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Madeleines from Dax

Madeleines from Dax
Robert Lachman / Los Angeles Times

The best way to get to Paula Wolfert's house is to start out by the duck pond in the Sonoma town square. Drive east through a neighborhood of beautifully maintained Victorian and Craftsman-style homes. After a couple of blocks, you'll ... Read more

Total time: 40 minutes, plus overnight chilling | Makes 18 (3-inch) cakes or 24 (2-inch( cakes)
  • 2 large eggs
  • Pinch of salt
  • 5 1/2 tablespoons superfine sugar
  • 1 1/2 teaspoons orange flower water
  • 1 teaspoon pure vanilla extract
  • 5 1/2 tablespoons unbleached all-purpose flour plus 5 1/2 tablespoons cake flour, combined and sifted twice
  • 3/4 teaspoon baking powder
  • 5 tablespoons clarified butter, melted and cooled
  • 2 tablespoons heavy cream
  • 1 tablespoon softened unsalted butter

Step 1One day in advance, using an electric mixer with a whisk attachment, combine the eggs, salt and sugar. Beat until thick and light, about 6 to 7 minutes. Add the orange flower water and vanilla; whisk to combine.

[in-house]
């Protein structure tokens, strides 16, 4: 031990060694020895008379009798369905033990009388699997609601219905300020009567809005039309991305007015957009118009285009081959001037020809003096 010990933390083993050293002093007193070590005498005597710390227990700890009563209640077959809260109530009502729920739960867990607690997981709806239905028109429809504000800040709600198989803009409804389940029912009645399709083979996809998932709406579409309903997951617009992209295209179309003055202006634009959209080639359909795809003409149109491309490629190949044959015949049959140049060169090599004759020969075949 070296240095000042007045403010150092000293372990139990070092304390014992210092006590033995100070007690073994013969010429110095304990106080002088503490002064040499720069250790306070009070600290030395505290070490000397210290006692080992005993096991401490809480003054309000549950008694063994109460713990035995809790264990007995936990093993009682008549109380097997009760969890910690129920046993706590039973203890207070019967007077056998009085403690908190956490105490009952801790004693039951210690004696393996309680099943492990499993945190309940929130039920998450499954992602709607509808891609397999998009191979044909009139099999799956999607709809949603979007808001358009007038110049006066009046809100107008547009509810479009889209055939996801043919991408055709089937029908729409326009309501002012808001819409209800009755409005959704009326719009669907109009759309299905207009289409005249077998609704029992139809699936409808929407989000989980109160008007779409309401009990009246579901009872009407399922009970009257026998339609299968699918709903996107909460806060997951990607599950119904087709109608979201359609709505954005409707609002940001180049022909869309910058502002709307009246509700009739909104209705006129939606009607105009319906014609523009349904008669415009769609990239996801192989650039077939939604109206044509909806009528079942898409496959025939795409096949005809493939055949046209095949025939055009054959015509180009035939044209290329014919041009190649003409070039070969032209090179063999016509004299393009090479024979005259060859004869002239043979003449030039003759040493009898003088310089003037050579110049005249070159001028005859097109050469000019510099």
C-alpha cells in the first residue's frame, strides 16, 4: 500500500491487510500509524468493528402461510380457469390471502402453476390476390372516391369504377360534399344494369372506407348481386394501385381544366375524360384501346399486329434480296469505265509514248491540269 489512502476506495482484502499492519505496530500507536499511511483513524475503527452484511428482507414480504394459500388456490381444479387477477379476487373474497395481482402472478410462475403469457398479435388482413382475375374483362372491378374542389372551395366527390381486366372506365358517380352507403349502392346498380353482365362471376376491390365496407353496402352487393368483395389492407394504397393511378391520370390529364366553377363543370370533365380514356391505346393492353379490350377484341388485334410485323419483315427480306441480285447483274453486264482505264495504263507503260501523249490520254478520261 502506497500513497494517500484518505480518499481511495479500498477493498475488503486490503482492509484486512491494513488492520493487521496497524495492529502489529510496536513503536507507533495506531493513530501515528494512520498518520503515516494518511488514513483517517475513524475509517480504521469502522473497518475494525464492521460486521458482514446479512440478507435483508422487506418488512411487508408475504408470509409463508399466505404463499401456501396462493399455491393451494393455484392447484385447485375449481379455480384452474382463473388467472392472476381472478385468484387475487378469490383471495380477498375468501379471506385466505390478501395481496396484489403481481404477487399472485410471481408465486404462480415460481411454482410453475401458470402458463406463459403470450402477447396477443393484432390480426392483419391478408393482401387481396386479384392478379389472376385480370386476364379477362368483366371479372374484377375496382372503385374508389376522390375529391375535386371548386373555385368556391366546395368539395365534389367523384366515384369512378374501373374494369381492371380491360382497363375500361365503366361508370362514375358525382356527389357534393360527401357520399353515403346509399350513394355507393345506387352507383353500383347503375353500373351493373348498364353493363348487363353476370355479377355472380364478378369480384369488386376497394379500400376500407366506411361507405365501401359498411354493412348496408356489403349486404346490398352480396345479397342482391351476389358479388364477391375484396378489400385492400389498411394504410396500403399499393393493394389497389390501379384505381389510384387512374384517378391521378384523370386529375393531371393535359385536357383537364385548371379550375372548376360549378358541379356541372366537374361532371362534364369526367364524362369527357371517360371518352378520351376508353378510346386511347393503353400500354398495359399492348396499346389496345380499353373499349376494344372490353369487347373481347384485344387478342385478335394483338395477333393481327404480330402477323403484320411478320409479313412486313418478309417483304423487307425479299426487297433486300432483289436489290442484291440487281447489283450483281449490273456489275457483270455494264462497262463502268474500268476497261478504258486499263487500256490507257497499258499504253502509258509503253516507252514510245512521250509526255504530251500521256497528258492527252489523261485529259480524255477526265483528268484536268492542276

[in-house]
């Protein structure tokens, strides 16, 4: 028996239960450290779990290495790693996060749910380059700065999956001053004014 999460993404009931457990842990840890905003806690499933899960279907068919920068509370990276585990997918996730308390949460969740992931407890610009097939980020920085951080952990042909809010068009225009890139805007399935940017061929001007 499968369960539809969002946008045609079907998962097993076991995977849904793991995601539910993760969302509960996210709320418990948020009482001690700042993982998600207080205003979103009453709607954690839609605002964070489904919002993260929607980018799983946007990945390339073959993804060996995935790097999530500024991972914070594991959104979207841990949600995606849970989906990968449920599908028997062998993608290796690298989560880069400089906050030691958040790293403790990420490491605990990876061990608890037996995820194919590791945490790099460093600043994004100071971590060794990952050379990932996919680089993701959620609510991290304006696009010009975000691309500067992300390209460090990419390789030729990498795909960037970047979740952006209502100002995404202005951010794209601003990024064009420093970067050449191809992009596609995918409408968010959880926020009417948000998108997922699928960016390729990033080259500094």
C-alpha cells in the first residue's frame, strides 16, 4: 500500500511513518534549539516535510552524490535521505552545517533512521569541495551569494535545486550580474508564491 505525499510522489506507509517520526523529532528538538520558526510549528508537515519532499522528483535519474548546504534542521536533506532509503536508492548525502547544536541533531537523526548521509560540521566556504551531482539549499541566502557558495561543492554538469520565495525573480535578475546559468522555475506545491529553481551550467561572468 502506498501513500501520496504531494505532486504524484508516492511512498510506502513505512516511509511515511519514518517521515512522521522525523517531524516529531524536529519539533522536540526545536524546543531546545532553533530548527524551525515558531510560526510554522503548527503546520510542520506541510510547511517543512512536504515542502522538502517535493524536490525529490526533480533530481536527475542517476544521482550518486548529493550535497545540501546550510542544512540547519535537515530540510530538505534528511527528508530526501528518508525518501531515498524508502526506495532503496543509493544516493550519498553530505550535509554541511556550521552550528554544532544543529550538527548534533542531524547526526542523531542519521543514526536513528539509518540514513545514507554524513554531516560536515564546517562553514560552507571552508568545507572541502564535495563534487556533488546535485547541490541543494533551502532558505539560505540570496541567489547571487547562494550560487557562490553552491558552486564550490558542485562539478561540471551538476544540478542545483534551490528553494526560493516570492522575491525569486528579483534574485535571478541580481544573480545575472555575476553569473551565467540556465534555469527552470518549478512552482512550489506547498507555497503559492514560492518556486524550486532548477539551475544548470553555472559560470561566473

Step 2Sift the flours with the baking powder. Gradually stir into the egg mixture; do not overbeat. Add the butter and the cream. Stir gently until smooth. Cover with plastic wrap and refrigerate overnight.

Step 3The next day, heat the oven to 425 degrees. Brush the hollows of a madeleine pan with softened butter. Use a teaspoon and a small spatula to fill each hollow about two-thirds full. Tap the mold on the table to allow batter to settle. (It is not necessary to smooth the surface or fill the bottom of each hollow.)

Step 4Bake for 5 minutes on the upper middle oven rack. Lower the oven temperature to 325 degrees and bake 6 to 10 minutes longer.

Step 5When the madeleines are golden and just turning brown around the edges, remove from the oven. Use the tip of a knife at the base of each to loosen; turn out onto wire racks to cool. Serve warm with fruit compotes, sorbets and granitas. Leftovers can be stored in an airtight tin and heated gently before serving.

Note: From Paula Wolfert's "The Cooking of South-West France." She recommends using Plugra butter, which does not need to be clarified.


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